There isn’t an Aggrieved Person box Amanda Nunes doesn’t get to check: gay, woman, not-white, not-American, cage-fighter, poor, doesn’t speak English (well), immigrant. But there’s only one box she and she alone gets to check: UFC Women’s Bantamweight Champion. Those Identifiers focused upon make for good copy, they allow a fan to connect to her in some way, but they’re also deceiving in their simplicity.
No one was told to care about Chuck Liddell’s skin color, accent, sexuality, nationality, or economic background. Chuck was a badass who threw anvils for punches and that was enough. He looked kinda awkward with skinny arms and a distended but not fat stomach, a mohawk from Generic 1980s Street Gang central casting, and a goofy tattoo on the side of his head; barely coherent at times, whether due to shyness or brain damage, he mumbled when he spoke. No one pointed to him as an example for those not adept at speaking in public. He was allowed to be who he was: a killer inside a locked cage. Why can we not let Nunes be the same? Why must those things she doesn’t control trump those she does?
It is that which Nunes controls that has made her special. She didn’t choose a path in life, she created one. Every obstacle in the world was against her trying – not against her succeeding but against her even trying in the first place. She started fighting in 2008, years before Ronda Rousey ever threw a punch. Glass ceiling? Nunes wishes. She was fighting in Brazil in front of crowds of 50 people who maybe had chairs but definitely had dirt beneath their feet. There weren’t regulations and safety protocols, there was just Nunes and another woman, the two of them looked at as sideshow attractions at best. Catcalls would be more common than cheers; “show us your tits” more frequent than “good job.”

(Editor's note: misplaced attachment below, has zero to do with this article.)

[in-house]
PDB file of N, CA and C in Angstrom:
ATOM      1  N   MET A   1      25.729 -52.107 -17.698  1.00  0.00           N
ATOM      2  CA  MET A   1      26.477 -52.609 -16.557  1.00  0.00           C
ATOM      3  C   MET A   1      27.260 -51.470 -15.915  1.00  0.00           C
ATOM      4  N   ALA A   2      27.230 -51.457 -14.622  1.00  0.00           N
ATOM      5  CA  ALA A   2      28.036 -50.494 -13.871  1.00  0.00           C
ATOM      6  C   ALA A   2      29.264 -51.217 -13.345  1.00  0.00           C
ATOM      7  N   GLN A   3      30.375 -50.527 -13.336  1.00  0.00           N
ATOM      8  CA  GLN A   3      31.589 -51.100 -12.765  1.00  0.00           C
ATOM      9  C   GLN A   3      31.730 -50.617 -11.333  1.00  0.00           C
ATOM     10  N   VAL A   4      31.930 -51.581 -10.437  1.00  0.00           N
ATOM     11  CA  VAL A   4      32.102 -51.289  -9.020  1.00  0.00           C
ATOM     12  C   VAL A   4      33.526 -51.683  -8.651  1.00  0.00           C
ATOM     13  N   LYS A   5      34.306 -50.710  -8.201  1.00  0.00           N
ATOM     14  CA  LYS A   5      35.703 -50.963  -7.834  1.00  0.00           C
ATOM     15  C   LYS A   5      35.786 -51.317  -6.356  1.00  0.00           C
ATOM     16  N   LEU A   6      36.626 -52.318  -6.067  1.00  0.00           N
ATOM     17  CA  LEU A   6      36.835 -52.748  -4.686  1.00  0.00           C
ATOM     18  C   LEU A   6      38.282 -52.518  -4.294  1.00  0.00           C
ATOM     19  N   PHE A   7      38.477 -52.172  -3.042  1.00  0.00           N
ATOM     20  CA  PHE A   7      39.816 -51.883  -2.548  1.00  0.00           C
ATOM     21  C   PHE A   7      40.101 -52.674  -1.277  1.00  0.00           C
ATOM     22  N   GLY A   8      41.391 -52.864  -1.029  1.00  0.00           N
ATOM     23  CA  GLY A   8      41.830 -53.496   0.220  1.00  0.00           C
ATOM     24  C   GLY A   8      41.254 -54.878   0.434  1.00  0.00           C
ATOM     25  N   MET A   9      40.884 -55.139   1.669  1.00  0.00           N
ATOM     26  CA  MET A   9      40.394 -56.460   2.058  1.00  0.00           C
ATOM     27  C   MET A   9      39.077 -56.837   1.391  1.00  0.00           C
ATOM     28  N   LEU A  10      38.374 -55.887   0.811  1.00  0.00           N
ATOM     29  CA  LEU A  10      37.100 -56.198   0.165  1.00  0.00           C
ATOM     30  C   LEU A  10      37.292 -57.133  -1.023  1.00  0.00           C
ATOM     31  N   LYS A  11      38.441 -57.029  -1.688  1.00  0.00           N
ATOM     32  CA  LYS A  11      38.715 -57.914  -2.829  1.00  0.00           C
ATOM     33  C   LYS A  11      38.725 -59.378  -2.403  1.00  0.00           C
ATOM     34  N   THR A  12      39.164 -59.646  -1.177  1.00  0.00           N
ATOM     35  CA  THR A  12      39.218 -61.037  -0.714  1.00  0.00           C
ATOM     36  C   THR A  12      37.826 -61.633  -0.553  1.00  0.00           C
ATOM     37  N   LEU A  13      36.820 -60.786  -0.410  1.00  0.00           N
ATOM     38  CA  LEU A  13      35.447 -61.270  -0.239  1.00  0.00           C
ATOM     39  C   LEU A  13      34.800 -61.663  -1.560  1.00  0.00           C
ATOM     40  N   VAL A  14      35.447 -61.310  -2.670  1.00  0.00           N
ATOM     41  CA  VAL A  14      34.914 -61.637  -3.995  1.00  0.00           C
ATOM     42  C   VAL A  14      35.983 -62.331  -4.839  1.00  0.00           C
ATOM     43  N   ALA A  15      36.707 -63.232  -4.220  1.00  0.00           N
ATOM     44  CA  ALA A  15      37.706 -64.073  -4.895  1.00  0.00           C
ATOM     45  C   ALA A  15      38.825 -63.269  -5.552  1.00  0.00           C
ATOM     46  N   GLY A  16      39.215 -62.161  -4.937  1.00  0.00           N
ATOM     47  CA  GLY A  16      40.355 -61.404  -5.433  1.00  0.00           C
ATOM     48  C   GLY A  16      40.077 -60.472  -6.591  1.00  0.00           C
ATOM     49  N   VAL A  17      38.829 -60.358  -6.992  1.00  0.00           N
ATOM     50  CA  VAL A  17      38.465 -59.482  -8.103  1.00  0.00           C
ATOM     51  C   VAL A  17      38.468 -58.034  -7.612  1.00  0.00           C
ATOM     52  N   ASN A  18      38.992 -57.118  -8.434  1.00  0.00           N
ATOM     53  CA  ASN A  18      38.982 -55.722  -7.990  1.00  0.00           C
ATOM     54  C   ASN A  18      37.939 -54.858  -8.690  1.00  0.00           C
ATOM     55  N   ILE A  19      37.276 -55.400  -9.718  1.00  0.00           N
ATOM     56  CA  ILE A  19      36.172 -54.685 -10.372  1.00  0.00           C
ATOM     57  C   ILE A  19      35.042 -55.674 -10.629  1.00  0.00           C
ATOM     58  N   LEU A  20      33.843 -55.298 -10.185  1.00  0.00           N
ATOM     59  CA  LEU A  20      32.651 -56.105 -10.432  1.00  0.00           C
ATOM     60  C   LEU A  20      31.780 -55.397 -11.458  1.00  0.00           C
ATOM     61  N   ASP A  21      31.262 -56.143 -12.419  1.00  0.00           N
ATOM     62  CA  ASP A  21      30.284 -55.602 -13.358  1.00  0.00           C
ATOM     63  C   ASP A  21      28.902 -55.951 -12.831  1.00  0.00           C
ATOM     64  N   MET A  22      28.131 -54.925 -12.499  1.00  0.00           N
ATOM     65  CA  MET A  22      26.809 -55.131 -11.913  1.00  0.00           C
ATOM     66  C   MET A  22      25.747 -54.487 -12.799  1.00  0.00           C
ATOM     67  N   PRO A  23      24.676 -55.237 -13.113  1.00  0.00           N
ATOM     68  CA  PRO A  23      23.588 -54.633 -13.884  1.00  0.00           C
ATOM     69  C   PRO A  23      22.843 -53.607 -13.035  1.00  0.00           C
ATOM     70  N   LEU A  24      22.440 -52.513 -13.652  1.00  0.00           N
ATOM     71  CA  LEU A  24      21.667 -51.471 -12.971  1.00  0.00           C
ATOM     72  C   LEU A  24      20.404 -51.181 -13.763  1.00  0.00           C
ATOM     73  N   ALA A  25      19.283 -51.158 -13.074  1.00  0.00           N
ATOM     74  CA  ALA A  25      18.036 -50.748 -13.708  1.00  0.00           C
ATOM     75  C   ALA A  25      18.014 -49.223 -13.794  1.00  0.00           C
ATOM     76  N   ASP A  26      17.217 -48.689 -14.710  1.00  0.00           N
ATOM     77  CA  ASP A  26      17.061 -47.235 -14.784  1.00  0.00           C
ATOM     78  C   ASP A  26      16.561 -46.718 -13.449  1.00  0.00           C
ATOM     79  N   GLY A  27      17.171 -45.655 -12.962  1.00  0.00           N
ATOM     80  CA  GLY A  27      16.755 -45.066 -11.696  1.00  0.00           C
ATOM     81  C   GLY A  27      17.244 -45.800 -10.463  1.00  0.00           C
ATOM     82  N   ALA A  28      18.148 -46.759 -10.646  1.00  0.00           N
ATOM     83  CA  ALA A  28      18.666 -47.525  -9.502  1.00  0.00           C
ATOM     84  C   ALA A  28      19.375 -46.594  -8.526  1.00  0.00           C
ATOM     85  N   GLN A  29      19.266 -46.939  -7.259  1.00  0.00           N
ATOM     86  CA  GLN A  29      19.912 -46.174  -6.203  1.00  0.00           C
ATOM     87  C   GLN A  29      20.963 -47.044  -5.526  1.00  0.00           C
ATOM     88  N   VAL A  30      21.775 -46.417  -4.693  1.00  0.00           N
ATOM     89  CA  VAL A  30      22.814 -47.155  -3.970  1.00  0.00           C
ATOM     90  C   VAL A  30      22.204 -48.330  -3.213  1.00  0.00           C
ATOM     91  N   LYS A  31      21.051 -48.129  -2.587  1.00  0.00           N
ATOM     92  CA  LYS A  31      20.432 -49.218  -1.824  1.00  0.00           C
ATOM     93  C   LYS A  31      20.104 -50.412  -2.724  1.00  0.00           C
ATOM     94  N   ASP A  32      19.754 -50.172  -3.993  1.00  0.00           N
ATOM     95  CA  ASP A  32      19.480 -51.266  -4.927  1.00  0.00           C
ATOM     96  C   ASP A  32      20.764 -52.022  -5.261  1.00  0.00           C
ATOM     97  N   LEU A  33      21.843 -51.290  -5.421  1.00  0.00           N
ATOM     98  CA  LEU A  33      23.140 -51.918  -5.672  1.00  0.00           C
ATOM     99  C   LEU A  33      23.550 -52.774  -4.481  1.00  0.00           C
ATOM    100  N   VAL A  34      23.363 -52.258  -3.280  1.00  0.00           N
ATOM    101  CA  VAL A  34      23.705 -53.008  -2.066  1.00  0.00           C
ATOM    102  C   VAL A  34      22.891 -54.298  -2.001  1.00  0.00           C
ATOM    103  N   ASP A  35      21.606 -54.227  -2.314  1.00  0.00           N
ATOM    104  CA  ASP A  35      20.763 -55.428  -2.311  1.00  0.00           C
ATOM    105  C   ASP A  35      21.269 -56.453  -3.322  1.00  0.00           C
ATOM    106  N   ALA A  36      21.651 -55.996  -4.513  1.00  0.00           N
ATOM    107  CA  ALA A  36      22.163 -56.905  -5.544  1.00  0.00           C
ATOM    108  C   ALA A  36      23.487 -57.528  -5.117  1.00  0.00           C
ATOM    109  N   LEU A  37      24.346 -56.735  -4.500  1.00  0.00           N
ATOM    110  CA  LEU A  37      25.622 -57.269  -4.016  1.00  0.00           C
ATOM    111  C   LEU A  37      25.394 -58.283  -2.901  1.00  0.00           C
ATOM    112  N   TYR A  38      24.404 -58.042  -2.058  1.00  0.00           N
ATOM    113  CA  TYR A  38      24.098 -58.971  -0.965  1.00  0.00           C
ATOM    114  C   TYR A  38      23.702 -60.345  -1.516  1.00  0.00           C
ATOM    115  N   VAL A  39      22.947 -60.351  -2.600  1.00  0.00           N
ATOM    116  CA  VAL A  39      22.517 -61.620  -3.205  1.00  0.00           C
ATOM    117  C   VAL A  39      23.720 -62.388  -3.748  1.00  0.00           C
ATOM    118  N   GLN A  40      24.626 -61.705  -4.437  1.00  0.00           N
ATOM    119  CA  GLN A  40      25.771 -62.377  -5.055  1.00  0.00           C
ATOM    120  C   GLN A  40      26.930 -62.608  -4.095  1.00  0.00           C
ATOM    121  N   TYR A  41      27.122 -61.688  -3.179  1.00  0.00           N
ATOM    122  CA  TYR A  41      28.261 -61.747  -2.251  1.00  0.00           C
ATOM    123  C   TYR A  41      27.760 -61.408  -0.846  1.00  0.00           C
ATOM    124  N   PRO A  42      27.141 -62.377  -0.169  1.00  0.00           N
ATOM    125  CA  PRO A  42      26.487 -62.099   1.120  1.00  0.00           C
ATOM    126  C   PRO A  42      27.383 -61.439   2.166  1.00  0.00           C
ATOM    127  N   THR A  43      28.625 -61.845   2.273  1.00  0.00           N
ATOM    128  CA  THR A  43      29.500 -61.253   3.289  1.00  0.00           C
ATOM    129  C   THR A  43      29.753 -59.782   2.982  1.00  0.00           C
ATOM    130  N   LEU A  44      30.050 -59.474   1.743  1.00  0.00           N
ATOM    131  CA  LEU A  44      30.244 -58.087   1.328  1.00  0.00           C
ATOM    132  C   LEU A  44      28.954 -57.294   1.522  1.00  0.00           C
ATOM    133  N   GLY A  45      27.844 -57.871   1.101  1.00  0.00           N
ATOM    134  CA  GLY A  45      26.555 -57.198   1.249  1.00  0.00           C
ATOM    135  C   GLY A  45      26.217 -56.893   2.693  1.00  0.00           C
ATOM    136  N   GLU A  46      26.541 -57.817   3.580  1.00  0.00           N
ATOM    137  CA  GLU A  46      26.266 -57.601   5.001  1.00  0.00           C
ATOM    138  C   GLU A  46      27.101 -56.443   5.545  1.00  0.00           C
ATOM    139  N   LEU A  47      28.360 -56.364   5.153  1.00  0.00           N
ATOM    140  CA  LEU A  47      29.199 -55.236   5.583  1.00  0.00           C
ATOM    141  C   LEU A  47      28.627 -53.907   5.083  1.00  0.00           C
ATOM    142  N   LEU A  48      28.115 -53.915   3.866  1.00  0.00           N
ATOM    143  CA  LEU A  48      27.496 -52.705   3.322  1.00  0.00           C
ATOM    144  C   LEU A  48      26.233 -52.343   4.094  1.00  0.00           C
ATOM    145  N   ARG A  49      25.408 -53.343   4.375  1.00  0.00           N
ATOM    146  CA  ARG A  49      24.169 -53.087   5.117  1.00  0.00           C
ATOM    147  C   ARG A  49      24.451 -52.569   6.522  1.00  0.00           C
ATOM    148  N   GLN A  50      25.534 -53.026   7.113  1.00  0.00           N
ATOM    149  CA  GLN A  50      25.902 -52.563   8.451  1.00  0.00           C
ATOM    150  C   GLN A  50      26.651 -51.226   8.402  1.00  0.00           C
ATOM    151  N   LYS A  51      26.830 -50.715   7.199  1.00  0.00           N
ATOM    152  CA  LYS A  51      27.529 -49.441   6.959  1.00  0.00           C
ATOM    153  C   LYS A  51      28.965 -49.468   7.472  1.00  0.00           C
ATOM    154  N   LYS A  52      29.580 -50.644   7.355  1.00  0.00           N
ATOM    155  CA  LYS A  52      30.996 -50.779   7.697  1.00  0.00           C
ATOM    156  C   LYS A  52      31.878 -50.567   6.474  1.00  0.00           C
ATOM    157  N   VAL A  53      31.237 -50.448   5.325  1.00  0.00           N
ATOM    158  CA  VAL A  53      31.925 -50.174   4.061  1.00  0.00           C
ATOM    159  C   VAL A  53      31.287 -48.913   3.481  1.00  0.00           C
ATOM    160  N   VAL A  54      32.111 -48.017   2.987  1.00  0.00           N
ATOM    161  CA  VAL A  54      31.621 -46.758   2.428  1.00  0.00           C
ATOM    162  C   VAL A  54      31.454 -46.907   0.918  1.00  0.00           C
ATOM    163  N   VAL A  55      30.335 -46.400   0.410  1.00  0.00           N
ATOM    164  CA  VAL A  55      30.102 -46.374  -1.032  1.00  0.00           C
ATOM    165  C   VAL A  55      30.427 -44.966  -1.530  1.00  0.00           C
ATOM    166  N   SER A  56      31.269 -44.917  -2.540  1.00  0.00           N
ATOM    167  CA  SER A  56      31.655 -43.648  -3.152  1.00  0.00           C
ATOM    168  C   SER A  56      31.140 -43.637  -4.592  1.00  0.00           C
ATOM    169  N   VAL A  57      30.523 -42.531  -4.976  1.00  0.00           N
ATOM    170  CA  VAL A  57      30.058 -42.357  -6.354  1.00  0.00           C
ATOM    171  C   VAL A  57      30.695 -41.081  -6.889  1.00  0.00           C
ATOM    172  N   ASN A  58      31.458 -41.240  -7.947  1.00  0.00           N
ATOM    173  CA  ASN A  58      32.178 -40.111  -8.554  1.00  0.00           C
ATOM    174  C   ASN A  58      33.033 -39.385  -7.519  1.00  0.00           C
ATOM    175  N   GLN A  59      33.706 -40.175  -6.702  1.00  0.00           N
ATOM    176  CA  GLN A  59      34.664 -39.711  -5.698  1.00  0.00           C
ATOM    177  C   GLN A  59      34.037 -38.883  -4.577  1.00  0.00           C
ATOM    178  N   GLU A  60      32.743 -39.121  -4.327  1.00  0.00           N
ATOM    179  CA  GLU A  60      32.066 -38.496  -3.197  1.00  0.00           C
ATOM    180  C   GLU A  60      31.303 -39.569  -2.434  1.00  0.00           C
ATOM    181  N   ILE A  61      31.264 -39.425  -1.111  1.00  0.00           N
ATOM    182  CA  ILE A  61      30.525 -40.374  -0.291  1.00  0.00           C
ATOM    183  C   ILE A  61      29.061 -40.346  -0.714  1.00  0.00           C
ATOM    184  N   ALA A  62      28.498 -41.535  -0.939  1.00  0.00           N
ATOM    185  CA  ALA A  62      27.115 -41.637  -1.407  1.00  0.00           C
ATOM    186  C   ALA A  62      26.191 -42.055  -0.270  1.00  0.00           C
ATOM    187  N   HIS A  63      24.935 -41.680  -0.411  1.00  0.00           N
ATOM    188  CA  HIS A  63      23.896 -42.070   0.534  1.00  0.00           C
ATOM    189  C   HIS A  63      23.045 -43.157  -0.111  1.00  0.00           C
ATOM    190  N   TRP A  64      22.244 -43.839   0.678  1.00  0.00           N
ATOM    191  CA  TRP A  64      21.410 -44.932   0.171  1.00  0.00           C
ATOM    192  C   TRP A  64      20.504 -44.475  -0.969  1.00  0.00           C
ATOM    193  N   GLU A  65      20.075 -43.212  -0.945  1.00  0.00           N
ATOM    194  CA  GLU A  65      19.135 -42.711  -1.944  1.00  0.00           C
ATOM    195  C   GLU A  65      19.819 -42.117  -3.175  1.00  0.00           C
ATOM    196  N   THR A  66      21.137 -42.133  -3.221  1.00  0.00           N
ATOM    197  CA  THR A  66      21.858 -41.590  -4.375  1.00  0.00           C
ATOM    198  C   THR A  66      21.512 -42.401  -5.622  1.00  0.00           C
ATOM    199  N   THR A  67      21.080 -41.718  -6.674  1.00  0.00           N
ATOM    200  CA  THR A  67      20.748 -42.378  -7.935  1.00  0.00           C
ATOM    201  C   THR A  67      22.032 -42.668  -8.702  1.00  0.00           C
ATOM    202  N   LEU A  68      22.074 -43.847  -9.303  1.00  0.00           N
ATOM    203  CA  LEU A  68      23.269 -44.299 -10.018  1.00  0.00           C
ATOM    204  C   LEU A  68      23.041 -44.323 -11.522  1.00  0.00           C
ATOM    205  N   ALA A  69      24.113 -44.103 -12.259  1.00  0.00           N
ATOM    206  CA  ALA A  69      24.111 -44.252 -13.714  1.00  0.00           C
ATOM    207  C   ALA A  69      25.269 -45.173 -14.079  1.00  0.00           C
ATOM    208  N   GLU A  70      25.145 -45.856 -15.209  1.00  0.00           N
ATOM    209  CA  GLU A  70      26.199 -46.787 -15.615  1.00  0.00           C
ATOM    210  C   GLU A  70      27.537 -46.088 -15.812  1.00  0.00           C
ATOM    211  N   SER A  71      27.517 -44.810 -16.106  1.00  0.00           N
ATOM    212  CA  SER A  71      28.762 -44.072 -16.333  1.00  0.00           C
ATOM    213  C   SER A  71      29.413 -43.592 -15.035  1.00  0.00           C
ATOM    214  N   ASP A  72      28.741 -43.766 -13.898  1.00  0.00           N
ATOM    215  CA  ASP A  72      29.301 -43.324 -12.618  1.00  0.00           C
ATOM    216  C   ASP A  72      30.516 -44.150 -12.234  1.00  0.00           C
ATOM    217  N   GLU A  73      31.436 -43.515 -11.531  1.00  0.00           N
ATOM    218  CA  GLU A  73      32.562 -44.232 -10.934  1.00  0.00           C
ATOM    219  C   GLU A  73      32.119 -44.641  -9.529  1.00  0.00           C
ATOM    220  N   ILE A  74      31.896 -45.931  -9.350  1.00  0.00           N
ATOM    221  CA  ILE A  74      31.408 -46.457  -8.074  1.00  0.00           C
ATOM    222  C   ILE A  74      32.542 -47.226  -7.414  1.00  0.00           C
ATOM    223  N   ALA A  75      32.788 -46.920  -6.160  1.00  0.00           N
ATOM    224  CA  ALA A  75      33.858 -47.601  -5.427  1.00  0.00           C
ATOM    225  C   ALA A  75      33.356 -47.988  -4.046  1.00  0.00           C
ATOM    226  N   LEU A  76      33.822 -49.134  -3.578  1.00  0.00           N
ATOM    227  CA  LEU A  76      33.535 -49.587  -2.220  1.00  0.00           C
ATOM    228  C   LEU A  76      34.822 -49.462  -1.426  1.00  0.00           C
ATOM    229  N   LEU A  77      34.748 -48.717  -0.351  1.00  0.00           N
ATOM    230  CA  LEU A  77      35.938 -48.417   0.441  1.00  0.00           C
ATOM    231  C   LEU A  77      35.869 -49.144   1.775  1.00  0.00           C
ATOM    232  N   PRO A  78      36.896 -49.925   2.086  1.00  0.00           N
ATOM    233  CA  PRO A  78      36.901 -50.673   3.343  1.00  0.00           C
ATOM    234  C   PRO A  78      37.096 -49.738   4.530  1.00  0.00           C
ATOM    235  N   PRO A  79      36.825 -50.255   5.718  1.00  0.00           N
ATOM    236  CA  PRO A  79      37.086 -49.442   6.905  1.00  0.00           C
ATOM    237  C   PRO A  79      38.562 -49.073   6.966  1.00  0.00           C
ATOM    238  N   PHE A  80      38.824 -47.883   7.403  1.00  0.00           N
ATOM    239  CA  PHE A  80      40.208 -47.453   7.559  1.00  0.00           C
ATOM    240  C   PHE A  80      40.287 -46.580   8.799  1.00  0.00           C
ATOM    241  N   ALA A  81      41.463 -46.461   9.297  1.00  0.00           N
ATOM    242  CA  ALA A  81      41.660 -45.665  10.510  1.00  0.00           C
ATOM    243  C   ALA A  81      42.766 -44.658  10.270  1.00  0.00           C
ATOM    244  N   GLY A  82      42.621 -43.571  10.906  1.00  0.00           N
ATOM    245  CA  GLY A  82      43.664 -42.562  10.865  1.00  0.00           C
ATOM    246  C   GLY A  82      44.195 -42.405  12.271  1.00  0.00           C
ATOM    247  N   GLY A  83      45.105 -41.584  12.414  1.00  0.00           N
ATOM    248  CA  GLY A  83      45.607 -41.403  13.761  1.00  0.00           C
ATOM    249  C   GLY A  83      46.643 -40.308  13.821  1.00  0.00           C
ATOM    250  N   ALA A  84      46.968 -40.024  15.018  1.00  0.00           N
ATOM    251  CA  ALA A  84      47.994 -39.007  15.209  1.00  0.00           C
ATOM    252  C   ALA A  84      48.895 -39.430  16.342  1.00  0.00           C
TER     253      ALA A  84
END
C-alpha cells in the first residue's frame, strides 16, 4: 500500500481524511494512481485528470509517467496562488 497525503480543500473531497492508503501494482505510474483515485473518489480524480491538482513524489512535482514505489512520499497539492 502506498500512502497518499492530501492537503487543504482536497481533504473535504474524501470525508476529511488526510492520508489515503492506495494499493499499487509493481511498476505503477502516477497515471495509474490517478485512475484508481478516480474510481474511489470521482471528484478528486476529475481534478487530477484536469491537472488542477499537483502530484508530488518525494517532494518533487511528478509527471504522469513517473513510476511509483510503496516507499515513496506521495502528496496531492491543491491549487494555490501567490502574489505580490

Nevertheless, she persisted. She fought to simply fight. Train at gyms full of men on the mats, fight at shows full of men in the crowd, and do it for nothing. Anyone can train hard when there is fame and fortune at stake; few can sweat until they pass out, and run until the soles of their feet bleed for the ethereal notion of “love of sport” – particularly when that sport is really nothing more than glorified violence for violence’s sake.
Nunes fights because that is what she does and who she is and last year she fought like few women ever have. Last March, her UFC 213 opponent, Valentina Shevchenko was the first to fall. A unanimous decision earned Nunes the victory on the undercard of McGregor vs Diaz 1. That win secured Nunes a shot against champion, Miesha Tate. Tate, whether nicknamed Cupcake or Takedown, had nothing to offer the Brazilian. She didn’t last four minutes. Nunes bulled her over, landing Liddell-like anvils of her own, dragging the fight to the mat, and choking Tate until the champion relinquished the strap. Not since the prime of Ronda Rousey had women’s MMA seen a title fight end so swiftly.
But it was Rousey that served as Nunes’s greatest accomplishment. The legendary champion, who defined women’s MMA, the freak who’d only lost once and was now returning from a sabbatical, the movie star, SNL host, and woman who makes bad choices in life partners – nothing to Nunes. 48 seconds was as long as Rousey could stand. Nunes thumped the Judoka with punches. She would have done so at will, but in a fight so short, there was no time to think. The barrage was so swift that Rousey couldn’t even fall; the punches were keeping her standing until the referee showed mercy. As Rousey crumbled to the Octagon floor, bloody and humiliated, and a stunned crowd tried to understand what had just happened, Nunes screamed a primal scream of joy. One year, three fights, three victories, and no doubt left to the world as to who was Amanda Nunes.
For the second year in a row, Nunes headlines the UFC’s International Fight Week. In a sport (wrongly) seen as the plaything of racist white men, a gay, woman, not-white, not-American, cage-fighter, poor, who doesn’t speak English (well), immigrant sure does seem to get high profile fights. It may not be fair to Nunes, because she’s far more than the sum of her societal identities, but perhaps there’s a kid out there who sees her doing things and finds some hope. So, maybe all those things she can’t control do matter.
A label or three have been thrust upon her, but they won’t help her at UFC 213. She’ll have to step inside the cage, hear the click of the lock settling, taste the plastic of her mouth guard, and feel the cast like tightness of her gloves all on her own. But she’s done it before and she’ll do it again. She’ll lose. She’ll win. She’ll fight. Because that’s what she does. That’s who she chose to be.